Hi! I'm Tash, a third year English student and (very very very) amateur photographer, who is liable to accidentally dye my light clothes (or friends, or seats, or walls) blue with my hair whenever it rains :)
Getting used to working with academic sources, writing, studies and critical works, can be one of the more stressful or confusing parts of university work. Particularly when you’re starting out at university and may not have engaged with these kinds of works before, finding helpful and relevant texts can be tough, and these books can be dense and hard to make sense of at first glance.
So, ready for heading back to university in September, here are some tips for approaching academic reading to help get you out of a slump. This should help whether you’re working on your first university level essay or prepping for your dissertation!
There are loads of different places to look for different texts that you can use. The library and the library website are great resources! You can check out books physically or find the online versions, as well as accessing subject-specific online journal and publication databases. Similarly, online tools like Google Scholar can help you, especially if you only have a handful of key words to start from, or if you’re researching a more niche subject due to its wide breadth. Your university tutors, lecturers and subject librarians can also be a huge help in pointing you in the right direction, or suggesting some supportive secondary reading. One of the best ways to make academic reading easier is looking as widely as you can; the more you look the more you’ll find, and you’re more likely to find something that works best for what you’re trying to research.
Styles of reading
Different ways of reading will work best depending on what kind of text you’re going over and what you want to use it for. Skim reading is really quick and gives you an overview of the text! So, if you’re using a text to go over a particular theory or topic you want to refresh in your mind or want to use choice quotes from, this reading style would work well. However, if you’re reading over a source that is a key part of your writing, reading more closely and critically may be more helpful! Once you know how exactly you want to use a text, it becomes a lot easier to decide how you want to engage with it, and then you can focus yourself on the texts that are the most helpful!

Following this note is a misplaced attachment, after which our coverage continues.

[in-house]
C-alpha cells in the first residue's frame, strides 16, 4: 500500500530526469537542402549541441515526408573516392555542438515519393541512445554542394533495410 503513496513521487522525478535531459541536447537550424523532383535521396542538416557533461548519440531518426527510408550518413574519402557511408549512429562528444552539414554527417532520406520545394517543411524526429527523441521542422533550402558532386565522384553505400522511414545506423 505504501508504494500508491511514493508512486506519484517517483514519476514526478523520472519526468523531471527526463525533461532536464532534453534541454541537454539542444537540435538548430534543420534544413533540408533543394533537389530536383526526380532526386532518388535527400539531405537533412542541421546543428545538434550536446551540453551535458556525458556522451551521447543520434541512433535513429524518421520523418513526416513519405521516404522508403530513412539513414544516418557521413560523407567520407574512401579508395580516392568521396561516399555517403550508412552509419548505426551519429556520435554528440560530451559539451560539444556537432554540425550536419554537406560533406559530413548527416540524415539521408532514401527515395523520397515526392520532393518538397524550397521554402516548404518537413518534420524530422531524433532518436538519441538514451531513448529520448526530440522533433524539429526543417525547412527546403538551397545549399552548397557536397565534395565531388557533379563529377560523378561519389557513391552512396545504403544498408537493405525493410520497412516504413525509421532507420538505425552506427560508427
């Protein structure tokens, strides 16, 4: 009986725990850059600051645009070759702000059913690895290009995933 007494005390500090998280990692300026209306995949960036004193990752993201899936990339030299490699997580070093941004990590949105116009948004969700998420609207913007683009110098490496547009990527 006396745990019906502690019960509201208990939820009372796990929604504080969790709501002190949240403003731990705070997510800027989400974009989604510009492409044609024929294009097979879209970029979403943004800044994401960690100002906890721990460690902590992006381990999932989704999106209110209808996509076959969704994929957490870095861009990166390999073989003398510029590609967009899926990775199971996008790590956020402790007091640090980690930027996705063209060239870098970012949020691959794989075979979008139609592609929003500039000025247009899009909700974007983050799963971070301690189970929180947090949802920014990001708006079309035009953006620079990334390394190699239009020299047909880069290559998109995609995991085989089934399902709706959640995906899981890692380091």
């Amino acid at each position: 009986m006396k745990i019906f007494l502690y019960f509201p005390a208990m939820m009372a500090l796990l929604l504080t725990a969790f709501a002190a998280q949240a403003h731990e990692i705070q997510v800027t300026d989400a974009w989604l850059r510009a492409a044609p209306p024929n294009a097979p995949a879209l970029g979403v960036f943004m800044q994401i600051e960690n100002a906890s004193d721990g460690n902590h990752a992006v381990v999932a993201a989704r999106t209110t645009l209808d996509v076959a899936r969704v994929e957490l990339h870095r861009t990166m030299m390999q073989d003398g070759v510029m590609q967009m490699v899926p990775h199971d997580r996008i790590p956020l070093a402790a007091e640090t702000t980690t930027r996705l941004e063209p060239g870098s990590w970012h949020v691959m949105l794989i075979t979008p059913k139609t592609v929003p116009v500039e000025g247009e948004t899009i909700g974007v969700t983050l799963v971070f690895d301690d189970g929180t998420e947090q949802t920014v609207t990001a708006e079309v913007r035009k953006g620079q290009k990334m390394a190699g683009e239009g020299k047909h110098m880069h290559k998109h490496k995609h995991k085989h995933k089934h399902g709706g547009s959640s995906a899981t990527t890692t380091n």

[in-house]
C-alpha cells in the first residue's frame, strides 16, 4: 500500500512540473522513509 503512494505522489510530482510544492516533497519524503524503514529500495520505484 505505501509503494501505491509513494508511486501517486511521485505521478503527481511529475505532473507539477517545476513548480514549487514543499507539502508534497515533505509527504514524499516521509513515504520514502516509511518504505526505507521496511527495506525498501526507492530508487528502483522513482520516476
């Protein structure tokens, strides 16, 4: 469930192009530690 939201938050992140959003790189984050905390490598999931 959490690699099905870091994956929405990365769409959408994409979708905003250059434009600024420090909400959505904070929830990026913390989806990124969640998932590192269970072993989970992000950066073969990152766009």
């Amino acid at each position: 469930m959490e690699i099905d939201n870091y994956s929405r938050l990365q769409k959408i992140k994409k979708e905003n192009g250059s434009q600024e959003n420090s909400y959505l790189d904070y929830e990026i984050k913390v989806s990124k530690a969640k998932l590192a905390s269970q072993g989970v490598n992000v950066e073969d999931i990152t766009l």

Academic reading doesn’t always have to be reading
Using academic journals, published studies or books can be great, but varying your sources can help you, especially if you’re someone who struggles with a lot of reading back to back, or you learn best through a different medium. Documentaries, films, TV series, podcasts and any other non-written media are all great academic resources to use in your research, and they also often reference or quote from other sources, so they can help you find other sources you might have otherwise missed.
When it comes to reading for your degree, it can be easy to get lost looking for sources or feel like you’re losing time not knowing what to focus on, but these feelings are just as easy to fix. Drawing from as wide a range of sources and media as you can, tailoring how you go about your reading depending on what your goal is, and taking advantage of the resources and help available through the university, can help draw you out of your reading ruts and make your research as helpful and effective as possible!
This article is featured on Learning at Lincoln.
Please note: This content was created prior to Coronavirus, and some things might be different due to current laws and restrictions. Please refer to the University of Lincoln for the latest information.